2013 Lindley Award Winner Tolu Adekunle strives for global change

Tolu Adekunle

Tolu Adekunle | 2013 Lindley Award Winner continued . . . 

“I was a young black African student in Moscow, Idaho - there were not very many people like me around,” said Tolu. “Not only did I have to get acquainted with the American system of education, I also had to get used to the accents of my professors who were not exactly aware of the plight of an international student sitting in the front row who could barely understand what they said.”

However, for someone as driven as Tolu, these cultural and academic challenges didn’t discourage her from succeeding and becoming greatly involved with a variety of organizations on campus. Her activities include being a co-chair for Oxfam, regional director of the Borgen Project, a columnist for the university’s newspaper The Argonaut, a peer mentor for the PACE program, Communications Chair of the National Society of Black Engineers, and a member of both the International Affairs Club and African Student Association (ASA). This involvement helped her leadership skills flourish.

“ASA is a group primarily made up of African male graduate students who under normal circumstances will not be very accepting of the leadership of a younger female. Regardless of this obstacle, I have been able to lead the club with the support of its members and successfully organized one of the best African Nights yet,” said Tolu. “I have learned that leadership is not about giving orders or taking control, but helping people to realize their strengths and what they can contribute to the success and growth of an organization.”

Tolu is also a Martin Scholar, and has worked as a Research Assistant in the field of Communication. Outside of the University of Idaho campus, Tolu furthered her leadership skills abroad as she spent a summer internship in Notse, Togo.

“As a student with an emphasis in international development, this experience was priceless as it actually gave me a feel of what it was like to work with community members on carrying out development projects,” said Tolu. “The U of Idaho places emphasis on volunteering and community service, and we were able to continue this legacy in Notse.”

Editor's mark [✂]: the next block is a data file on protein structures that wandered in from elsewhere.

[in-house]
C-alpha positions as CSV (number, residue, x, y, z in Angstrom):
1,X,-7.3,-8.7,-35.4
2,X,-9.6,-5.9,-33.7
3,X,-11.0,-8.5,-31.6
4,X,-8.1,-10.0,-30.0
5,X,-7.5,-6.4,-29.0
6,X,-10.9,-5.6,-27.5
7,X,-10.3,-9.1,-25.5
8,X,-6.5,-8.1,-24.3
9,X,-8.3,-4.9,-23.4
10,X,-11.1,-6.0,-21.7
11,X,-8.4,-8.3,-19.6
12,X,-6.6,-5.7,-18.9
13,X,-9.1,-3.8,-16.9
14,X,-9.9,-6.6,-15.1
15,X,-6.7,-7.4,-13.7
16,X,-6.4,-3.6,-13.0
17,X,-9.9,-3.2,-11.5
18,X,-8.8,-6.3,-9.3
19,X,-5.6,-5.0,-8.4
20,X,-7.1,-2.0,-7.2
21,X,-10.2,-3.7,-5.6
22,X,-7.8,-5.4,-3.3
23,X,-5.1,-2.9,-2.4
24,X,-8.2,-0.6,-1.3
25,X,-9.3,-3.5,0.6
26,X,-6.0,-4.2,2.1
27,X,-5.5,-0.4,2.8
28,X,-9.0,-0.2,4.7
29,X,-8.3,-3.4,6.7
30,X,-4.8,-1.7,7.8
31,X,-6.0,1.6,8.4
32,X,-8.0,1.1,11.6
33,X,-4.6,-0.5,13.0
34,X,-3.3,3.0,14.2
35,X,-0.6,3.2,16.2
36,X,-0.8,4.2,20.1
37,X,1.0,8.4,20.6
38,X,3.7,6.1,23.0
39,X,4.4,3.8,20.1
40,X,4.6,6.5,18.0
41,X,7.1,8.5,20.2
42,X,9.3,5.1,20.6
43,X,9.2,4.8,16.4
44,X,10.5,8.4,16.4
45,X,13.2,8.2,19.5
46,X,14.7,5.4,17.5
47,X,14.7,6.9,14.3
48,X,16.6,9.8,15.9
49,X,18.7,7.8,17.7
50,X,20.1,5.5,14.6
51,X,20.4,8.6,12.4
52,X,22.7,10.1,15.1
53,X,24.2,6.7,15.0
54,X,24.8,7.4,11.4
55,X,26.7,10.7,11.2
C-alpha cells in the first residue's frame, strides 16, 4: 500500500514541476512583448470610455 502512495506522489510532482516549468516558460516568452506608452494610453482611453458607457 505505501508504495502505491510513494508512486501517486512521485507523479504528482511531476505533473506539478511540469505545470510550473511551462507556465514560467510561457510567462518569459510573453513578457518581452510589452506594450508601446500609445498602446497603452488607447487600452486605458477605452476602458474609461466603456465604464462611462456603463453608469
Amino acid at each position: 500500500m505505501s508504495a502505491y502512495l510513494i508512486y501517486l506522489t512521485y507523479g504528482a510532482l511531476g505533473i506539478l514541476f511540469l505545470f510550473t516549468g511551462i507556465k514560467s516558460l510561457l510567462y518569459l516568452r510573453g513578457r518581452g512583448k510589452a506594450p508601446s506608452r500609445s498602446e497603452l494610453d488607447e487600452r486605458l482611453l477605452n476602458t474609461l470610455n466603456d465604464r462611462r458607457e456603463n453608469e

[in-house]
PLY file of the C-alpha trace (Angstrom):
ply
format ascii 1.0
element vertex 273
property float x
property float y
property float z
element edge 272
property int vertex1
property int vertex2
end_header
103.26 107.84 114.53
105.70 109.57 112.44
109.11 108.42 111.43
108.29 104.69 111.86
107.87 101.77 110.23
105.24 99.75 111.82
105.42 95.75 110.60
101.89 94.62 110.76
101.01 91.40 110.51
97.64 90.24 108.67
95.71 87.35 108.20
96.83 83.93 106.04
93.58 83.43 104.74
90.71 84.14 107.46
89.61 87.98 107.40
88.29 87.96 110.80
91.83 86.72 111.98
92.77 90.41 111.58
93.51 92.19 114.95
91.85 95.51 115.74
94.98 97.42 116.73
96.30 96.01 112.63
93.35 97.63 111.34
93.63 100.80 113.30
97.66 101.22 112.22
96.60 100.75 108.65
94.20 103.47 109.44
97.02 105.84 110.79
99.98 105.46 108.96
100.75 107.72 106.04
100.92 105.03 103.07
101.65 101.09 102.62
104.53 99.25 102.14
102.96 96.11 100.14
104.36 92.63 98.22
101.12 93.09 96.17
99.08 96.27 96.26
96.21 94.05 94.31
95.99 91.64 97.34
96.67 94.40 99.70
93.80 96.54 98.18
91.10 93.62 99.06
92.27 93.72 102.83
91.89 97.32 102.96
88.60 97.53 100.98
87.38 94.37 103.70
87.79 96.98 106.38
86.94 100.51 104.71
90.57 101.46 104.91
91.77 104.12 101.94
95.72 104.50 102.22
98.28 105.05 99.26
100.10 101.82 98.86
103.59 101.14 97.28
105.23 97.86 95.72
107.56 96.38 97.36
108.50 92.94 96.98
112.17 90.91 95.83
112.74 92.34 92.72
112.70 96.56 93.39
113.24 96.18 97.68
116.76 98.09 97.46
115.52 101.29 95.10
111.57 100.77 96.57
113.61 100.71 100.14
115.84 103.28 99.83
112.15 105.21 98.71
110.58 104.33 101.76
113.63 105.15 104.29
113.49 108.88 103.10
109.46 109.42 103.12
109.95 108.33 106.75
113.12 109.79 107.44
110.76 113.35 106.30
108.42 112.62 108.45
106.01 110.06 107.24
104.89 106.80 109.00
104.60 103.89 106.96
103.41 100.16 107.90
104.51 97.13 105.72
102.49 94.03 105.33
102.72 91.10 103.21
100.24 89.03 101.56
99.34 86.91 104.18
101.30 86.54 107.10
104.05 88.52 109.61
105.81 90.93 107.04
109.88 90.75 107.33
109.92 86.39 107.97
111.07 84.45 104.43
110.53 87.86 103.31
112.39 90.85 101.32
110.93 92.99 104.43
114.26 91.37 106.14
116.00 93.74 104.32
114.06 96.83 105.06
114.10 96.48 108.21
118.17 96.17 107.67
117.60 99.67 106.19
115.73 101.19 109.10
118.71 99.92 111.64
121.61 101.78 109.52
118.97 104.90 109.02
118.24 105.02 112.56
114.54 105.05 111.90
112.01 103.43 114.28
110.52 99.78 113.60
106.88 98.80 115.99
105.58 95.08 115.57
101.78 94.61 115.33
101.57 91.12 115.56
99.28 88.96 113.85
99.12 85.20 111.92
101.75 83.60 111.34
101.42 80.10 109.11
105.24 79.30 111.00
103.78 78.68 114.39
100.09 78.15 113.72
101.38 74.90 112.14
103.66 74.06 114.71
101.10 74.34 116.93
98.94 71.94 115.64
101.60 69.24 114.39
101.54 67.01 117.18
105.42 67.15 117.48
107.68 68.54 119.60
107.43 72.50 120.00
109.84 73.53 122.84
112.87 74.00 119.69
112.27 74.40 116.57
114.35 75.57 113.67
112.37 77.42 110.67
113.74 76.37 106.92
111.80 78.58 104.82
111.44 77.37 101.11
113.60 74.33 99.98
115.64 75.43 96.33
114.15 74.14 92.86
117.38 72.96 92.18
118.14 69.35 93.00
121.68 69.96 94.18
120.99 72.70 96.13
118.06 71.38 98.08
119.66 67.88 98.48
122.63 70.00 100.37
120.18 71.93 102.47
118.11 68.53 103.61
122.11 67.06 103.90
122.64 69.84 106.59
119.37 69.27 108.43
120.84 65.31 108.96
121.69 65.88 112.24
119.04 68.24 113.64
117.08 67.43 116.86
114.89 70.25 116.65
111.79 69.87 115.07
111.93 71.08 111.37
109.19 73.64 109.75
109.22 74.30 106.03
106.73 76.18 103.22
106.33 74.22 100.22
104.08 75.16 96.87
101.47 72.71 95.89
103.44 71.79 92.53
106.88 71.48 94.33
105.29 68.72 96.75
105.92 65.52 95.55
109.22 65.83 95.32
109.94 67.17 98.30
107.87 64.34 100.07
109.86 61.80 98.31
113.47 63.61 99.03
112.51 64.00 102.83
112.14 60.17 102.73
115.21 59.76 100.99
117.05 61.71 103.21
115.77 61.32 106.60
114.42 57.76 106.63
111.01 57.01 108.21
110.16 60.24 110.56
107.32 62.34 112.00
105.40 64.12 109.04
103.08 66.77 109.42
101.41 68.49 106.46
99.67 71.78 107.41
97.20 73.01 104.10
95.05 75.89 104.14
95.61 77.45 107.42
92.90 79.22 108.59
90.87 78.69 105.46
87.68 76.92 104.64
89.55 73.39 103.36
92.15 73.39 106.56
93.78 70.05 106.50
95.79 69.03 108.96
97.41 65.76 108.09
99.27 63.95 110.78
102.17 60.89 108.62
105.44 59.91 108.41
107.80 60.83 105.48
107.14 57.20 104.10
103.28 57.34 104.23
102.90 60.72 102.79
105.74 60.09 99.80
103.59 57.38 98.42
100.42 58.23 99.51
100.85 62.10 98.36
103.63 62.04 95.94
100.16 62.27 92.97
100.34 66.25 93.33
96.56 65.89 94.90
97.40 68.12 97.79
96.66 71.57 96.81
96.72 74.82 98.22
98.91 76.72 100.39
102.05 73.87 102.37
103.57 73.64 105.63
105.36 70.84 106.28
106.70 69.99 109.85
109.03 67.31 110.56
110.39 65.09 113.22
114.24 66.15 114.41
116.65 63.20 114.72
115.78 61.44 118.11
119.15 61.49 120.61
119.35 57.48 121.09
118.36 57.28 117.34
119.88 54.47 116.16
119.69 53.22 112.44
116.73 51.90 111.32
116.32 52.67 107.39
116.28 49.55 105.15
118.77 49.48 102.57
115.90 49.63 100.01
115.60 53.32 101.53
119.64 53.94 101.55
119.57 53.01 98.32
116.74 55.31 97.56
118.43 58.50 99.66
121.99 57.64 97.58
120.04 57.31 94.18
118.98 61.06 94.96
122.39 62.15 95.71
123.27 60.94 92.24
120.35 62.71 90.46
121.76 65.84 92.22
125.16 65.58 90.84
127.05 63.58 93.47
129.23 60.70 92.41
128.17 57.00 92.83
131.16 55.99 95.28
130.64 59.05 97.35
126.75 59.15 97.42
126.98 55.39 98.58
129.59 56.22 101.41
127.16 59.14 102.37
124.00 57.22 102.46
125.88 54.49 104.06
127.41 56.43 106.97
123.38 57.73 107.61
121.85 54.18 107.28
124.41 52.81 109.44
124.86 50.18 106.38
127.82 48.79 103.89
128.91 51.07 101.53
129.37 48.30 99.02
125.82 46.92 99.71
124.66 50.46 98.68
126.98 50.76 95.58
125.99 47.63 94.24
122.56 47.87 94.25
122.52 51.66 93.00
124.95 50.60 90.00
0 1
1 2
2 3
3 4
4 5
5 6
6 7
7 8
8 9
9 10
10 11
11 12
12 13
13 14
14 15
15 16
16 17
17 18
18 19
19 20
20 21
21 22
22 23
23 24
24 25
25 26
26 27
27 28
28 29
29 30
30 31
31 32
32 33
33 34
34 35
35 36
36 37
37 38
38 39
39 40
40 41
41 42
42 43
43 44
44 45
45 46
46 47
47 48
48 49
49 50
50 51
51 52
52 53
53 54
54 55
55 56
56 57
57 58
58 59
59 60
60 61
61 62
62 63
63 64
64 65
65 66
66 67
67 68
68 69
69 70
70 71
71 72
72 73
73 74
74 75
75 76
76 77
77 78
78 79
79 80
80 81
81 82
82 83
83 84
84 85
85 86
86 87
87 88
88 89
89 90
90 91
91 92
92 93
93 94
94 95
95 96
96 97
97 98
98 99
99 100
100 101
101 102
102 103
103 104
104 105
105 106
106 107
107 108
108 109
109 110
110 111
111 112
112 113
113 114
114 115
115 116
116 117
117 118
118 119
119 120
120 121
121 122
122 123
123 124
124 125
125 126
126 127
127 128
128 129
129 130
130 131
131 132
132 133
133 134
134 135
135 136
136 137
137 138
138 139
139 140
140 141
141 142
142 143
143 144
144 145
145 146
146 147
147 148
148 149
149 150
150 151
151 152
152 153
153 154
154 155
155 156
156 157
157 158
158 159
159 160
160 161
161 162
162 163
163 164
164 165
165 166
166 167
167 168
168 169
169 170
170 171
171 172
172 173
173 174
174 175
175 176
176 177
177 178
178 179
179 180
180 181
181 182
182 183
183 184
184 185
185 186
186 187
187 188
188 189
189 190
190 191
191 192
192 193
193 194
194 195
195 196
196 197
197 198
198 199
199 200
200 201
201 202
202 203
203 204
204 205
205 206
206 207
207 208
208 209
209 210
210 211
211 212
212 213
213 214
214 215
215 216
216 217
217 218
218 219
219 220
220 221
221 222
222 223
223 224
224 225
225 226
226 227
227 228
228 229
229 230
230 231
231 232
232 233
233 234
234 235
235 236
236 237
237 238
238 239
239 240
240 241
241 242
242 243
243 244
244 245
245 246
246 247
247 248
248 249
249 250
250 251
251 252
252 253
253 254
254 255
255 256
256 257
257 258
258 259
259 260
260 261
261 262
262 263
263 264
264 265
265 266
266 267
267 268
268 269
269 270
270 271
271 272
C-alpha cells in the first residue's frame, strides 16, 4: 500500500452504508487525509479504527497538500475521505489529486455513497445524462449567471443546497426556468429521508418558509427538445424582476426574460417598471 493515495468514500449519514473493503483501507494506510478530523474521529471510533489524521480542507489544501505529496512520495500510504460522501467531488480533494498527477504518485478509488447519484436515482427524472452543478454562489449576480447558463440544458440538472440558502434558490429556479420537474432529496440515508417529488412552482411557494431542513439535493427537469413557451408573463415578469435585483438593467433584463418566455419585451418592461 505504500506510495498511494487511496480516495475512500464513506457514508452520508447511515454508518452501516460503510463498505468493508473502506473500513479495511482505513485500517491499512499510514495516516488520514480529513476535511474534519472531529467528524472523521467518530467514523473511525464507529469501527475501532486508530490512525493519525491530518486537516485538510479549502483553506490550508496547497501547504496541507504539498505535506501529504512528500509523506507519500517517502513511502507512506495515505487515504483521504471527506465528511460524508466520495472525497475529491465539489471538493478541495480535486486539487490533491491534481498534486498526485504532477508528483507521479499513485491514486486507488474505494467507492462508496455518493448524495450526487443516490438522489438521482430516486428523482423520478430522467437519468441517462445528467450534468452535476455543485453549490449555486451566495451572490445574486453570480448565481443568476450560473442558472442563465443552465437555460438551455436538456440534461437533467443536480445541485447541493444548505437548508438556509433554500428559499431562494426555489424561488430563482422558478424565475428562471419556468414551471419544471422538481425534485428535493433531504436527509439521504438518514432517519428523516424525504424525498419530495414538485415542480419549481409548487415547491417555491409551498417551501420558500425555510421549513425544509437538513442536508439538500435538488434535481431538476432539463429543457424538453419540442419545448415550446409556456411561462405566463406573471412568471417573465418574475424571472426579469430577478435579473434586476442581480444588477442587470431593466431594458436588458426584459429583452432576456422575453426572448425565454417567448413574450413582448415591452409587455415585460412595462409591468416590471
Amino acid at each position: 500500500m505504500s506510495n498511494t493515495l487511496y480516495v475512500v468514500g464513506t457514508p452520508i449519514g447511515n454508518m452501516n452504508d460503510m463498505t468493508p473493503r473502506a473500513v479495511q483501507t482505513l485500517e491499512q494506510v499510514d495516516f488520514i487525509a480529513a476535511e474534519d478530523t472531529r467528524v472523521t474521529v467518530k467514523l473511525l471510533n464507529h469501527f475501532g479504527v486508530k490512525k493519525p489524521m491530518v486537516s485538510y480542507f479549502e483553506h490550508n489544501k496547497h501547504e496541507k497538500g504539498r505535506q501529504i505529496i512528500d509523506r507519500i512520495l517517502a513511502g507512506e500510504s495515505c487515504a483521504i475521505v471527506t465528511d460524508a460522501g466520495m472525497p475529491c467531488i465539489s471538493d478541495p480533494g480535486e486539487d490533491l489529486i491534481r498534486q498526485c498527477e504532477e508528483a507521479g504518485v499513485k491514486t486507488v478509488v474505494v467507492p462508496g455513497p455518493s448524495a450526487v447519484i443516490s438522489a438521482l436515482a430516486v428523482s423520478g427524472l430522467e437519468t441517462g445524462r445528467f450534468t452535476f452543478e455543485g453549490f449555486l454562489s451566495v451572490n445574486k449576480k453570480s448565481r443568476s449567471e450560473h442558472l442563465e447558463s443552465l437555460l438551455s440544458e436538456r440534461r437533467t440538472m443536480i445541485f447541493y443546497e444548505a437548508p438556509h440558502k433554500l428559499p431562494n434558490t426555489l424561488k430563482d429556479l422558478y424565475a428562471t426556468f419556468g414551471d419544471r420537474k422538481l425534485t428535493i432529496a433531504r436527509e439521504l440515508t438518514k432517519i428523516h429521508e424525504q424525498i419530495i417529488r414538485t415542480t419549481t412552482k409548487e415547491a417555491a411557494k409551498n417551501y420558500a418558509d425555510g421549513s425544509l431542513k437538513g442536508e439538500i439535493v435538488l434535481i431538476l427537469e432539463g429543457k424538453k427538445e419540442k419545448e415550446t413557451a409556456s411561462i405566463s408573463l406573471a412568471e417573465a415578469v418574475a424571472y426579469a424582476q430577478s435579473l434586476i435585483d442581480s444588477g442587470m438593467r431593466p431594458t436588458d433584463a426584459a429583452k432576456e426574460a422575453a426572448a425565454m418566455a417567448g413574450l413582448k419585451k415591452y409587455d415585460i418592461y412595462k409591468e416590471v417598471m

During her time in Notse, Tolu, along with 11 other Idaho students, volunteered at a local orphanage with children two weeks to 10 years old, assisted Non-Governmental Organizations that were helping local people, and organized a community soccer game to raise awareness about HIV/AIDS.

“During her [Tolu’s] internship, she distinguished herself by initiating creative outreach activities early in her internship,” said Romuald Afatchao, Associate Director of the Martin Institute who accompanied Tolu in Notse.

Afatchao, who was once an international student himself, has a particular understanding of what it has taken for Tolu to be successful.

“I emphasize the courage with which Tolu has undertaken her education abroad, at this [Idaho] University,” he said. “To my mind, this speaks to an intellectual openness and modesty of spirit that are the hallmarks of all good citizenship.”

Tolu admits that it’s been challenging, but has flourished with the foundation Idaho has provided her.

“The young black African girl of three years ago has been able to overcome her fears, take advantage of the opportunities that the U of I offered, make excellence a habit, and perform outstandingly well with the help of God,” Tolu said.

Tolu has recently been accepted into an M.A./Ph.D. program in International Development at Ohio University in Athens, Ohio.

Wherever Tolu’s academic future takes her, Afatchao is also certain that she will be an asset in whichever community she decides to settle.

“Giver her academic and leadership skills, her passion for academic research and her dedication to reach out to a broad and diverse global public, I am convinced she has the makings of a first-rate scholar and citizen,” he said.

As Tolu pursues her future academic endeavors, she will continue to focus on the global community, keeping inspiration from a quote from Margaret Mead:

“Never doubt that a small group of thoughtful, committed citizens can change the world. Indeed, it is the only thing that ever has.”

And Tolu has already started making changes, in excellent ways.

“We used to boast at the UI that ‘from here you can go anywhere.’ Tolu reminds us that from anywhere, you can find success at the UI,” said Smith.